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Pigmented Villonodular Synovitis

  • PVNS is an uncommon lesion characterized by diffuse proliferation of the synovium to form yellow-brown villous projections.
  • The knee is the most commonly affected joint, followed by the hip and shoulders.
  • Lesions almost always are unilateral.
  • Synonyms: Giant cell tumor of the tendon sheaths and joints; Hemorrhagic villous synovitis
  • Usually found in young to middle-aged adults
  • No definite gender correlation; may have slight female predominance
Risk Factors
PVNS may have a slight association with recurrent hemarthrosis, but it has not been established definitively.
No known correlation exists.
  • The cause is unknown.
  • Studies in animals have produced similar lesions in response to recurrent hemarthroses, but lesions resolve when the inciting stimulus is removed.
  • In humans, slow progression of PVNS is the rule.
Associated Conditions
None are known.
Signs and Symptoms
  • Insidious onset
  • Slow progression
  • Recurrent nontraumatic effusions
  • Symptoms:
    • Pain
    • Swelling
    • Limitation of ROM
  • Joint possibly warm to the touch
  • Mild to moderate effusion
  • Tender mass occasionally palpated (especially in the suprapatellar pouch of the knee)
Physical Exam
  • Perform a complete examination of the knee, looking for the following:
    • Ligamentous and meniscal status
    • Possible effusion
    • Warmth at the joint
    • Pain
    • Swelling
    • Tender mass
  • Determine the ROM of the affected joint.
  • Assess for muscle atrophy.
  • With shoulder, ankle, and hip involvement, no physical findings or only subtle findings may be present, such as muscle atrophy or decreased ROM.
Joint aspiration reveals reddish brown fluid.
  • Radiography:
    • Early findings:
      • Frequently no abnormalities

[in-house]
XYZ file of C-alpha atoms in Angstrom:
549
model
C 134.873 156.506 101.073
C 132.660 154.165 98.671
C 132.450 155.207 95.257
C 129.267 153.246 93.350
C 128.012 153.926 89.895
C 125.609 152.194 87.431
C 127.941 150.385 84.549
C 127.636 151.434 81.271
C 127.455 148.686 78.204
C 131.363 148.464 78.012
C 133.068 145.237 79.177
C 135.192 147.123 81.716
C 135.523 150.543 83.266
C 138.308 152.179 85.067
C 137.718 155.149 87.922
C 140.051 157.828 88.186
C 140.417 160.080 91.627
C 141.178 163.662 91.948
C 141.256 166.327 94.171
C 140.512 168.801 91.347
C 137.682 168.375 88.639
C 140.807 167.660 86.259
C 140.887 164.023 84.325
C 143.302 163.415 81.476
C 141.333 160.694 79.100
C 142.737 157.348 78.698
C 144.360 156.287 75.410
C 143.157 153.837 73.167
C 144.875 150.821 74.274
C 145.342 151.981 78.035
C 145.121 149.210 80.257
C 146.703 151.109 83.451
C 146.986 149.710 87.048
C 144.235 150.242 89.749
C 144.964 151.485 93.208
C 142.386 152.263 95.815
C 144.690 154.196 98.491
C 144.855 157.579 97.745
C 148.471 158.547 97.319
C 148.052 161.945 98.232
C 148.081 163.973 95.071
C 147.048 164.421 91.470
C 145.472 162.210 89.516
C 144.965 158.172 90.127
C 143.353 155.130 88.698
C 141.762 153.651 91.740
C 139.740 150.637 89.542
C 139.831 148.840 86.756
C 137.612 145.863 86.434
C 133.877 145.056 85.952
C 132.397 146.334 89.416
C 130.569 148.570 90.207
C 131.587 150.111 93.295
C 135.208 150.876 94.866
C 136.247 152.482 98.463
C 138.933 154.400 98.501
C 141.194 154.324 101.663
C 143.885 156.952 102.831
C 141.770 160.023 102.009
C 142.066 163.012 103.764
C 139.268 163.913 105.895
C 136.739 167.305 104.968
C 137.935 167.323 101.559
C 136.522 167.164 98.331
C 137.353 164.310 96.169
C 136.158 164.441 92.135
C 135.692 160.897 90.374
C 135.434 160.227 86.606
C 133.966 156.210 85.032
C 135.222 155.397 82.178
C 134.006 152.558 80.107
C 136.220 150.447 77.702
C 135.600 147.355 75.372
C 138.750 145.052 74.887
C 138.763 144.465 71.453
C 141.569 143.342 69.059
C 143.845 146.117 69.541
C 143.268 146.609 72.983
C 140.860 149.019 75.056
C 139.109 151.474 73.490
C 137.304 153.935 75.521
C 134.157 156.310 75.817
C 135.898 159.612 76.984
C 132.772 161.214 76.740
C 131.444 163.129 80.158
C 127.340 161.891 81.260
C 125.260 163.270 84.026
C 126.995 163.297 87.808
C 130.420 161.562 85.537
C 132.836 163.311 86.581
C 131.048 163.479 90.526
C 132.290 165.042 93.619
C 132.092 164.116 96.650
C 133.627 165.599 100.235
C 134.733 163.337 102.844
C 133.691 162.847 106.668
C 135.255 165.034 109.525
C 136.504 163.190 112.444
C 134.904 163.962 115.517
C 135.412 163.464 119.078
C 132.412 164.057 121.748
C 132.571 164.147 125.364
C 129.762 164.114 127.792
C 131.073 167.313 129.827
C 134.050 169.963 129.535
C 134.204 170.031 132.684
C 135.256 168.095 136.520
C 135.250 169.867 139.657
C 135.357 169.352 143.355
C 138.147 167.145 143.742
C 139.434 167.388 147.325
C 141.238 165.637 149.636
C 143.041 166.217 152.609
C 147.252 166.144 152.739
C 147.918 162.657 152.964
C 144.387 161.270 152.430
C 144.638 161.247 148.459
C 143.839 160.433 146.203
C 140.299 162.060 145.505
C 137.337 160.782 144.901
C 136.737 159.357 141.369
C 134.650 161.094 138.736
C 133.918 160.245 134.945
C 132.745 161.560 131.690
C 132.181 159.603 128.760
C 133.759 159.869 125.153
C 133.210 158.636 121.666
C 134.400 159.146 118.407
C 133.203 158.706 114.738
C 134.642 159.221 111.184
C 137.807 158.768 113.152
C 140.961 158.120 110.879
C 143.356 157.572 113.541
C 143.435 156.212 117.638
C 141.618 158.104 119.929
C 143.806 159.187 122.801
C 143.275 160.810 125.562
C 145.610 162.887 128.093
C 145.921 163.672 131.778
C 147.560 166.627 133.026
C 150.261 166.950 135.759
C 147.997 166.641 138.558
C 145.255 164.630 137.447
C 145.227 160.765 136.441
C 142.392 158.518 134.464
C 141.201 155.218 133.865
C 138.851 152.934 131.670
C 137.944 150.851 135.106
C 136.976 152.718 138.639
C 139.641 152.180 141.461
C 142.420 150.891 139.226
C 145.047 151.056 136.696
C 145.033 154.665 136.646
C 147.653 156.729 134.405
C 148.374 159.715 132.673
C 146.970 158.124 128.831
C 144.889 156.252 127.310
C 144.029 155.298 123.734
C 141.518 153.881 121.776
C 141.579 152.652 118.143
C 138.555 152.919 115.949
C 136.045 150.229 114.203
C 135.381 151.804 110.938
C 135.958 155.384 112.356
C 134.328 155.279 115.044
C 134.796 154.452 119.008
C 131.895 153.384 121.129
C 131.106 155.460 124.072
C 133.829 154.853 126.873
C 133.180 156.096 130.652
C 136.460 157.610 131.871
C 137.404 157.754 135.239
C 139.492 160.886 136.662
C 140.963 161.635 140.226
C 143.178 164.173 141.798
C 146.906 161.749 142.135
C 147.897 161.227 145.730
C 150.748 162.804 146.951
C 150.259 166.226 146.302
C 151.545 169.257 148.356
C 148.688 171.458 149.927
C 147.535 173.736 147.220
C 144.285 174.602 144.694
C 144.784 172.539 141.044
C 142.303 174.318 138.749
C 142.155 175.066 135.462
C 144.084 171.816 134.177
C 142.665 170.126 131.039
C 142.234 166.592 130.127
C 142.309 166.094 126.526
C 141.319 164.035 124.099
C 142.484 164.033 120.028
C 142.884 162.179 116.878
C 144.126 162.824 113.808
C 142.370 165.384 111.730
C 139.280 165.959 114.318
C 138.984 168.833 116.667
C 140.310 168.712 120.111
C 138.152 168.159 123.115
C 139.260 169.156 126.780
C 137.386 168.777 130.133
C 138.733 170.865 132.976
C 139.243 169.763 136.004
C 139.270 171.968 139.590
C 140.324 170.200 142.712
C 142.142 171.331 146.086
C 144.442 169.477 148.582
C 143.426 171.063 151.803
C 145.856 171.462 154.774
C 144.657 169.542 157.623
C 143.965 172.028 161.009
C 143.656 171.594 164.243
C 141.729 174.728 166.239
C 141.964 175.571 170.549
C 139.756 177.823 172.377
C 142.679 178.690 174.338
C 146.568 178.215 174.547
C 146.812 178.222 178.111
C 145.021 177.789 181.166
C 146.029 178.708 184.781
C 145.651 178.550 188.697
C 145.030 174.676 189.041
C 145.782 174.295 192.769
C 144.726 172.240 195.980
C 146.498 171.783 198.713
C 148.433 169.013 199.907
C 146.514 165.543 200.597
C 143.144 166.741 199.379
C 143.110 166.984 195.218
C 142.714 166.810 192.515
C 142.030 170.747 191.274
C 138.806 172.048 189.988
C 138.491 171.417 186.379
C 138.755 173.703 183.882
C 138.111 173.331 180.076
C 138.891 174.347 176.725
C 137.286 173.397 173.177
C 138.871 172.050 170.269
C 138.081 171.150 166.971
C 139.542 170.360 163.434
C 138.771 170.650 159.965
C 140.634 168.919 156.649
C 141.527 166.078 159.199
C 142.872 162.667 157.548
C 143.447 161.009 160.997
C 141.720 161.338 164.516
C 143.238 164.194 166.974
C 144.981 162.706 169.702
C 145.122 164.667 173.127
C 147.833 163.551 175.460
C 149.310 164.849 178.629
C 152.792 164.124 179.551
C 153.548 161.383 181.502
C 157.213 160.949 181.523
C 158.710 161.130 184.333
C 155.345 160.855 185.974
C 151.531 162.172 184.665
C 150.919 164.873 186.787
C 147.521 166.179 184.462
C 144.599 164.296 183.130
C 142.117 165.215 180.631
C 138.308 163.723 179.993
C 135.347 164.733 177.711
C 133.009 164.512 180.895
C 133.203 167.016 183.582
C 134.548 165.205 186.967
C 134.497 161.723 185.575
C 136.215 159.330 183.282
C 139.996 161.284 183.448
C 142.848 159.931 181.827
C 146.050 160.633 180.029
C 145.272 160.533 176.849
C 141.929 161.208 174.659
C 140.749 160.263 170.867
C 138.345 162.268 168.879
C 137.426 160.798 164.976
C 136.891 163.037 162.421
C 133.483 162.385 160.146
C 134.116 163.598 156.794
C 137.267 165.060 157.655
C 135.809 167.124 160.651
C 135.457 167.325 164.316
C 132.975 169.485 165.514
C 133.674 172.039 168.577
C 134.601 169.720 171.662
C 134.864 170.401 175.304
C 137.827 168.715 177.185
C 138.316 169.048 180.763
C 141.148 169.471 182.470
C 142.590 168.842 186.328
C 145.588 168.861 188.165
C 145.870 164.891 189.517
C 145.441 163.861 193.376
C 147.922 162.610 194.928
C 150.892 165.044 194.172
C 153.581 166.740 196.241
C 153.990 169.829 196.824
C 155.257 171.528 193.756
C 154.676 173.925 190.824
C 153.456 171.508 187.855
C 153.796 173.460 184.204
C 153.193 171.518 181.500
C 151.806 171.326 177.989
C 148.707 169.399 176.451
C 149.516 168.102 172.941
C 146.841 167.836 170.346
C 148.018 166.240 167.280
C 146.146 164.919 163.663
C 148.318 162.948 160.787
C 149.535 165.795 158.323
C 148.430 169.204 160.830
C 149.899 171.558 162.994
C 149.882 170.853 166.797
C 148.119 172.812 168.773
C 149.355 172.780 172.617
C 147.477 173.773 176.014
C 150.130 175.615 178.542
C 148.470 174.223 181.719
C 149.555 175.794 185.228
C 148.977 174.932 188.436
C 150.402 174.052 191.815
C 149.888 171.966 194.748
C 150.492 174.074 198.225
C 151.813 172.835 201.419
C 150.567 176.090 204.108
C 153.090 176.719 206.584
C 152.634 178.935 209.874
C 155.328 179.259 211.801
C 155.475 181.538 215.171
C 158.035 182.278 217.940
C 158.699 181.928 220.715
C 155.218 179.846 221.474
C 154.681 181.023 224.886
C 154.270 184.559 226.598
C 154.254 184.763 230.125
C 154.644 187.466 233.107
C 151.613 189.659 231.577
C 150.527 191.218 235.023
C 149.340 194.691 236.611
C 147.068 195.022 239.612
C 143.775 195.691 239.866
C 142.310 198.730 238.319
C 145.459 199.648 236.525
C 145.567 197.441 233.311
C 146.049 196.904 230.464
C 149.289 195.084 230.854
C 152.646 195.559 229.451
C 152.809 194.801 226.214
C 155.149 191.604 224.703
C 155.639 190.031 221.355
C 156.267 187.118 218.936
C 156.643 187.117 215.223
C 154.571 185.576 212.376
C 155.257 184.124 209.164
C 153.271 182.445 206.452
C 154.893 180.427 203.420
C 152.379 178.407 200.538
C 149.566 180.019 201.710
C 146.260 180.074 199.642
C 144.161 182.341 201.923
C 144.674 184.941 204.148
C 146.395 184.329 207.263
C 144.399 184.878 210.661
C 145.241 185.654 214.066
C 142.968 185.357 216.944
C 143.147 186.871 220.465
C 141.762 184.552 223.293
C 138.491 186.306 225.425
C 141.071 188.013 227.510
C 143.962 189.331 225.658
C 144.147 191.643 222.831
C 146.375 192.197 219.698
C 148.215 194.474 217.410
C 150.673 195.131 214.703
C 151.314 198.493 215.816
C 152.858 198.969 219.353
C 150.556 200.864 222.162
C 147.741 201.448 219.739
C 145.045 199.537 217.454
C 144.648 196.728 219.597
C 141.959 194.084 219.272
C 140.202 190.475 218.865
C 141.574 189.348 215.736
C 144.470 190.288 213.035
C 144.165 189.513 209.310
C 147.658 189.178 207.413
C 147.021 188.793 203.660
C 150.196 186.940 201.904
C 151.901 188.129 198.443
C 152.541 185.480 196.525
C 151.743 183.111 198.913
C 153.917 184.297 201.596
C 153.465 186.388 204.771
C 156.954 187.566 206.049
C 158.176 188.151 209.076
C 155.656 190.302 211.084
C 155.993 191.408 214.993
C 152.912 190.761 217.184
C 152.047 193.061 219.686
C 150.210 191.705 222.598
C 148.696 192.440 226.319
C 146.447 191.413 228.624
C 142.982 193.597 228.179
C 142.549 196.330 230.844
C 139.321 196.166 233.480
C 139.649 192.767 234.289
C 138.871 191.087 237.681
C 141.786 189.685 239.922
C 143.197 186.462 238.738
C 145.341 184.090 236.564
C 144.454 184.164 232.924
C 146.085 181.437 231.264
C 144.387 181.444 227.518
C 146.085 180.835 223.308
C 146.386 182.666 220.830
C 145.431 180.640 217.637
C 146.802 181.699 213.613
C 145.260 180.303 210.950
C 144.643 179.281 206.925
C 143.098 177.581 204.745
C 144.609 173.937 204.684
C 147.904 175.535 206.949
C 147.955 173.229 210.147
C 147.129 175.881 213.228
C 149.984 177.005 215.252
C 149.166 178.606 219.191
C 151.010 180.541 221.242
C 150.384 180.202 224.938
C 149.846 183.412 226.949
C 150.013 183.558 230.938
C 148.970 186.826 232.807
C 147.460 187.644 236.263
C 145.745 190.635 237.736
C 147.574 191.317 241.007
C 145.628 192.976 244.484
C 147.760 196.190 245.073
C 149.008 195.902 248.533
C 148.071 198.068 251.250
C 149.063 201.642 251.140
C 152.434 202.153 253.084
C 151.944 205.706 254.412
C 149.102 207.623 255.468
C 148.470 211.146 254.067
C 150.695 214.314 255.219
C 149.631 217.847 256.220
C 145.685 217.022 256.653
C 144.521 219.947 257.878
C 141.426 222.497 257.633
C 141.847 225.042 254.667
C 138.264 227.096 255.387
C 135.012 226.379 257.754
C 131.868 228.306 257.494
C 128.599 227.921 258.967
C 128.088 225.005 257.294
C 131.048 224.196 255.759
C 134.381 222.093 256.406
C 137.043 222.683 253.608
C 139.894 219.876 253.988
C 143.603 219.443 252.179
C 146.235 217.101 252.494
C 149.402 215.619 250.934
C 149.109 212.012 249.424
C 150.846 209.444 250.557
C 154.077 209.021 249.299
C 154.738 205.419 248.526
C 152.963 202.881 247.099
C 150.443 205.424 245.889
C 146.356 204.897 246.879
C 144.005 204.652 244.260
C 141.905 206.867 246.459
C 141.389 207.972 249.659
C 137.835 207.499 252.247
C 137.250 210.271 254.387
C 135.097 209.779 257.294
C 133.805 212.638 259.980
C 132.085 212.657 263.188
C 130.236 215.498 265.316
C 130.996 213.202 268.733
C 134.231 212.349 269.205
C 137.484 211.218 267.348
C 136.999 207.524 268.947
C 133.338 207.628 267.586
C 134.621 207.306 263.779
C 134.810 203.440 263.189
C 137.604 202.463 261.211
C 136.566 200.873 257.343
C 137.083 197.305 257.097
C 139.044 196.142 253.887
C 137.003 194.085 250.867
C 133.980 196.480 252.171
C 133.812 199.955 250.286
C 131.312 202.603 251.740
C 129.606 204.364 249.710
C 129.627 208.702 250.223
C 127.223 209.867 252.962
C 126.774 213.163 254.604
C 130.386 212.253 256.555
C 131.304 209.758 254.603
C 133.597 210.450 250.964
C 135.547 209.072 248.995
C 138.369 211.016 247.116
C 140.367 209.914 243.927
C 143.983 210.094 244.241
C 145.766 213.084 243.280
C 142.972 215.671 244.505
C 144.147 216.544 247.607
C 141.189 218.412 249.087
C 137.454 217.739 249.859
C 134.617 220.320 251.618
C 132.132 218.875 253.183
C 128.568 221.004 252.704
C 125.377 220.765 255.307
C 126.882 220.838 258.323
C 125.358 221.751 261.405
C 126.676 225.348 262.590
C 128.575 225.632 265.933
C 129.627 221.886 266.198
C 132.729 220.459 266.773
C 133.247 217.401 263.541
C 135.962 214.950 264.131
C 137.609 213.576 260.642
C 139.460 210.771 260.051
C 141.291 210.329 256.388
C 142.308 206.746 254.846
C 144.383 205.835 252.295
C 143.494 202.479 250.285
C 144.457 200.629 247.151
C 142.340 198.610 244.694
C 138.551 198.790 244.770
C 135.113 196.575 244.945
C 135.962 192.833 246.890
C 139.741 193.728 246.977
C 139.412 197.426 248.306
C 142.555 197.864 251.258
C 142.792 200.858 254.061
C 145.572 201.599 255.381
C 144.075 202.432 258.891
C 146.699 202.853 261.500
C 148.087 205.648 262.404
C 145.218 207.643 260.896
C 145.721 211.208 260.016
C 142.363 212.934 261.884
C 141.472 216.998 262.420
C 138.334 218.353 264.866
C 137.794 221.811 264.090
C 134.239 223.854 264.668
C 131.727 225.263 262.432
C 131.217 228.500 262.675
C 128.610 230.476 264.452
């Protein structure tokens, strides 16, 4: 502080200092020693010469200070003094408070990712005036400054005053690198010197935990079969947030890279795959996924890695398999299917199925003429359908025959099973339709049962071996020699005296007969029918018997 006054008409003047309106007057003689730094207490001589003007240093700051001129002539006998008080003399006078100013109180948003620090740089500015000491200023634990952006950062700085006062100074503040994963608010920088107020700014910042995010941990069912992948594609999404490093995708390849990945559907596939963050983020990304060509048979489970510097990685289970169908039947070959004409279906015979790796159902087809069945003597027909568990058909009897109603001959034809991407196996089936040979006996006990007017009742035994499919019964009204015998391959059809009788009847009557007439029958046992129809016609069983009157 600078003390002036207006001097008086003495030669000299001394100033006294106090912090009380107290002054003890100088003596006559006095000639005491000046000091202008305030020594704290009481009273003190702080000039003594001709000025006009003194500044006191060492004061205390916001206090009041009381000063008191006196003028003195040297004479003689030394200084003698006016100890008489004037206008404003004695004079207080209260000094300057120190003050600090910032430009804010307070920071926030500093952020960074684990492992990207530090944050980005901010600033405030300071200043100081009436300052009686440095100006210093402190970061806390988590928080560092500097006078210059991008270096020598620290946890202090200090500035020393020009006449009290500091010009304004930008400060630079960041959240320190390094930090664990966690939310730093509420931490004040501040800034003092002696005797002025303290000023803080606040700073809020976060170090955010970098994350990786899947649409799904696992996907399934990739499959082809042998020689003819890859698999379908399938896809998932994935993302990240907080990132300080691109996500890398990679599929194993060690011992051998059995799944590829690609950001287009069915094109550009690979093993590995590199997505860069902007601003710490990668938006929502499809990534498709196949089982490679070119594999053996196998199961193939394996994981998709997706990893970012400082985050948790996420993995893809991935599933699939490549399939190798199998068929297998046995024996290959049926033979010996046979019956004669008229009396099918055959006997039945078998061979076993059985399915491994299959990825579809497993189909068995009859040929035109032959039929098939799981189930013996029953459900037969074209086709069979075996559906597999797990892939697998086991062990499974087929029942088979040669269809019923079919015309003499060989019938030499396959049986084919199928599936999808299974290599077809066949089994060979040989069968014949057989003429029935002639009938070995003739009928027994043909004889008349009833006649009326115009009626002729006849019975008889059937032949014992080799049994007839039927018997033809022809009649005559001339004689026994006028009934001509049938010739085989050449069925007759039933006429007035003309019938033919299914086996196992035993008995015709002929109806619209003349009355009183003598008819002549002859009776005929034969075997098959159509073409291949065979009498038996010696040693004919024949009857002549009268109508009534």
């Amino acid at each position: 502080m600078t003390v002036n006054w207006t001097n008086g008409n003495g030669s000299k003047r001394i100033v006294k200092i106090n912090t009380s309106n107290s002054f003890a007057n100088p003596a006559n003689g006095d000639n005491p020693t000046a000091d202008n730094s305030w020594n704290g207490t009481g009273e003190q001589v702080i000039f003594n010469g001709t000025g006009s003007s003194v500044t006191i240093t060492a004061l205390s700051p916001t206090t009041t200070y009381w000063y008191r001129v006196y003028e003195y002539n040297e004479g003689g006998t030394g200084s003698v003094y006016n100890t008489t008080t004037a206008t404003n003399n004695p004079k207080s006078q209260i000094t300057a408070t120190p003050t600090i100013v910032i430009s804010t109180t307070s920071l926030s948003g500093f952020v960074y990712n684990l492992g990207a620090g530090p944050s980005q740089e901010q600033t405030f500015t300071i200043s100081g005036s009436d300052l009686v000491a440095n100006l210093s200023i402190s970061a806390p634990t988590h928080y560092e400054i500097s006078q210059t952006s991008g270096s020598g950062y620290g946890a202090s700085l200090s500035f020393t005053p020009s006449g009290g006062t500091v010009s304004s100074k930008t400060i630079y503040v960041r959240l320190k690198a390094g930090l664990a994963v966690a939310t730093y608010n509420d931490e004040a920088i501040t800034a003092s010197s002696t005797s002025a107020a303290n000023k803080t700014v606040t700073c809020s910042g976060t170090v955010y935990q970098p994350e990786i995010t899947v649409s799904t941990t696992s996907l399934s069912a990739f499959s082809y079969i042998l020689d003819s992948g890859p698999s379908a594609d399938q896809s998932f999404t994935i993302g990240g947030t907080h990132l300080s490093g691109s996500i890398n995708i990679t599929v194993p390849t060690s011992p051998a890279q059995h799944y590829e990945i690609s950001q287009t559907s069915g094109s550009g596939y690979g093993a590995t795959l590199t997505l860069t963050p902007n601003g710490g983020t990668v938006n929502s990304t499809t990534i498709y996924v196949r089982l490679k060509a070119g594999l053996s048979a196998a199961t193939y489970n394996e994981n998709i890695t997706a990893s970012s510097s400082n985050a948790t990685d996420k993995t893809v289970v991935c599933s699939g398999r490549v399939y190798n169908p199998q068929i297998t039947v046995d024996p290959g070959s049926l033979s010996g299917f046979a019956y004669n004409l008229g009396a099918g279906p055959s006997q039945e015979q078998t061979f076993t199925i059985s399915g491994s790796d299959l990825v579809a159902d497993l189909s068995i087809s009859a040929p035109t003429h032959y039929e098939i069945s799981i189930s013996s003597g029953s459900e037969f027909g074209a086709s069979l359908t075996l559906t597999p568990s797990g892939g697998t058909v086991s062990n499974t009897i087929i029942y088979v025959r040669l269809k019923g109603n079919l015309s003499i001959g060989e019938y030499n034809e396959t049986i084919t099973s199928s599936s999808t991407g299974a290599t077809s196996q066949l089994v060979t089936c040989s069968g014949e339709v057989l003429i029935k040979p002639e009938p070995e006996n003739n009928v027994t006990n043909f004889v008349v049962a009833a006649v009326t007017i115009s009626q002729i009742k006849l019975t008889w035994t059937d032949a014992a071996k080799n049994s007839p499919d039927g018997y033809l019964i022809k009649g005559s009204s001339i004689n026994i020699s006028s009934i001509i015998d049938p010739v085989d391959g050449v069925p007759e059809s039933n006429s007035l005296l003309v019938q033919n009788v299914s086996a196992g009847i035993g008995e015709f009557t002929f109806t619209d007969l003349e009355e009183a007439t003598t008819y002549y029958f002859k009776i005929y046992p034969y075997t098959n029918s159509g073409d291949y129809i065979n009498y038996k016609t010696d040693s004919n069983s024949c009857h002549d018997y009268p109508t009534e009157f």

• Subtle erosions or periosteal reaction in nonweightbearing regions
    • Late findings:
      • Erosive lesions on both sides of the joint
      • Possible diffuse joint space narrowing seen in late cases
  • MRI:
    • Increasingly helpful in establishing the diagnosis and directing treatment
    • Areas of extremely low signal are seen in the synovial lining on both T1- and T2-weighted images (signal dropout).
    • Characteristically, joint effusion and irregularity of the synovial lining are seen.
Pathological Findings
  • Lesions may be large and diffuse or more discrete.
  • Grossly, PVNS is characterized by villous projections or matted nodules stained with hemosiderin.
  • Microscopically, elongated villi or nodules contain inflammatory infiltrates, foamy histiocytes, and hemosiderin deposits.
Differential Diagnosis
  • Inflammatory arthritis
  • Traumatic effusions
  • Infection
  • Synovial sarcoma
  • Hemosiderosis
  • Hemochromatosis
General Measures
  • PVNS is a benign lesion.
    • The potential for malignant degeneration has been reported but is extremely rare.
  • In diffuse lesions:
    • It is almost impossible to remove the entire lesion without injuring important ligaments and capsular structure.
    • Therefore, the recurrence rate is high.
  • In severe or recurrent cases, radiotherapy has been effective.
  • Make appropriate referrals to establish the diagnosis and consider treatment options.
  • Treat patients symptomatically with:
    • Immobilization
    • Splinting
    • NSAIDs
    • Analgesics
Special Therapy
  • External beam irradiation is commonly used for recurrent PVNS.
  • Radiation synovectomy with an intra-articular injection of radioactive isotope also has been used.
  • Analgesics
  • Arthroscopic synovectomy through multiple portals is the 1st line of treatment for diffuse PVNS.
    • An open posterior synovectomy may be necessary with extensive posterior extra-articular extension.
  • Some surgeons prefer both open anterior and posterior synovectomies for diffuse PVNS.
  • Localized, nodular PVNS responds well to simple excision (open or arthroscopic).
Patients are followed every 6-12 months with MRI scans and physical examination.
The prognosis is good.
  • Recurrence is common.
  • Articular damage and bone loss may occur in long-standing disease.
  • Joint replacement may be necessary.
Patient Monitoring
  • MRI is effective in detecting early local recurrences.
  • Patients with asymptomatic local recurrences are treated with observation.
215.3 Benign neoplasm, knee
Patient Teaching
Even with appropriate care, the recurrence rate is high, especially in diffuse PVNS.
After surgery, ROM exercises are important to prevent contractures.
Q: Is irradiation effective in controlling recurrent disease?
A: External beam irradiation, when combined with repeat surgery, can be very effective.
Q: How do patients know if they have PVNS in 1 of their joints?
A: Patients most commonly present with severe joint pain and palpable swelling in superficial joints.
Q: When do patients with PVNS need a joint replacement?
A: Joint replacement surgery is needed when the joint surfaces have been destroyed or the bone involvement is so severe that curettage and grafting is not feasible.

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